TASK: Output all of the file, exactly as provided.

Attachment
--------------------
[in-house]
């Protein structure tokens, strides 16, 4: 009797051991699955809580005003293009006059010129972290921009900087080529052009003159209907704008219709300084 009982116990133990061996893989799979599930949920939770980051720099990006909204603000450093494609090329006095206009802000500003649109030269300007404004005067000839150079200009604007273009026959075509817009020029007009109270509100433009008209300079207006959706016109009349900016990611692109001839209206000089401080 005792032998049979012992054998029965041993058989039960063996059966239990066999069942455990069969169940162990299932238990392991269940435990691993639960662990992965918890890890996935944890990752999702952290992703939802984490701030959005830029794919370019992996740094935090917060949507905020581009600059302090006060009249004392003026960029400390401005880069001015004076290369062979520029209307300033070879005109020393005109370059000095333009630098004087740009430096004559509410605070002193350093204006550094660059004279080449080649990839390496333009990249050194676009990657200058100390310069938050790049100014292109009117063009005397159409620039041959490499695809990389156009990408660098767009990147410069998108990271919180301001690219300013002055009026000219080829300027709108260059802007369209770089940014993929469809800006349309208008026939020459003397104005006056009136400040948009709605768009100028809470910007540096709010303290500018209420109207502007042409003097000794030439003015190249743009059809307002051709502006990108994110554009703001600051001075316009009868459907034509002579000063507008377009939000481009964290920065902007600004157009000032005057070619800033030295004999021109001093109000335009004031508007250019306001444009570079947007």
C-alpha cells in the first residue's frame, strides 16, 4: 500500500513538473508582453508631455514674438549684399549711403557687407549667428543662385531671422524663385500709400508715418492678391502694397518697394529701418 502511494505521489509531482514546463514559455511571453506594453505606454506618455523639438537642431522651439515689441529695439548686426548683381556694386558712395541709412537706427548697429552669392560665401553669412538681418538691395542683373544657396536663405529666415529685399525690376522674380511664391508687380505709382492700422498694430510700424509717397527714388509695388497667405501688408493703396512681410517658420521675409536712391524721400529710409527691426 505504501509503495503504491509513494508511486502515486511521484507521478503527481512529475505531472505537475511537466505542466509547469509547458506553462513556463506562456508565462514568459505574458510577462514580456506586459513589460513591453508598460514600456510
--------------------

[in-house]
């Protein structure tokens, strides 16, 4: 009797051991699955809580005003293009006059010129972290921009900087080529052009003159209907704008219709300084 009982116990133990061996893989799979599930949920939770980051720099990006909204603000450093494609090329006095206009802000500003649109030269300007404004005067000839150079200009604007273009026959075509817009020029007009109270509100433009008209300079207006959706016109009349900016990611692109001839209206000089401080 005792032998049979012992054998029965041993058989039960063996059966239990066999069942455990069969169940162990299932238990392991269940435990691993639960662990992965918890890890996935944890990752999702952290992703939802984490701030959005830029794919370019992996740094935090917060949507905020581009600059302090006060009249004392003026960029400390401005880069001015004076290369062979520029209307300033070879005109020393005109370059000095333009630098004087740009430096004559509410605070002193350093204006550094660059004279080449080649990839390496333009990249050194676009990657200058100390310069938050790049100014292109009117063009005397159409620039041959490499695809990389156009990408660098767009990147410069998108990271919180301001690219300013002055009026000219080829300027709108260059802007369209770089940014993929469809800006349309208008026939020459003397104005006056009136400040948009709605768009100028809470910007540096709010303290500018209420109207502007042409003097000794030439003015190249743009059809307002051709502006990108994110554009703001600051001075316009009868459907034509002579000063507008377009939000481009964290920065902007600004157009000032005057070619800033030295004999021109001093109000335009004031508007250019306001444009570079947007």
C-alpha cells in the first residue's frame, strides 16, 4: 500500500513538473508582453508631455514674438549684399549711403557687407549667428543662385531671422524663385500709400508715418492678391502694397518697394529701418 502511494505521489509531482514546463514559455511571453506594453505606454506618455523639438537642431522651439515689441529695439548686426548683381556694386558712395541709412537706427548697429552669392560665401553669412538681418538691395542683373544657396536663405529666415529685399525690376522674380511664391508687380505709382492700422498694430510700424509717397527714388509695388497667405501688408493703396512681410517658420521675409536712391524721400529710409527691426 505504501509503495503504491509513494508511486502515486511521484507521478503527481512529475505531472505537475511537466505542466509547469509547458506553462513556463506562456508565462514568459505574458510577462514580456506586459513589460513591453508598460514600456510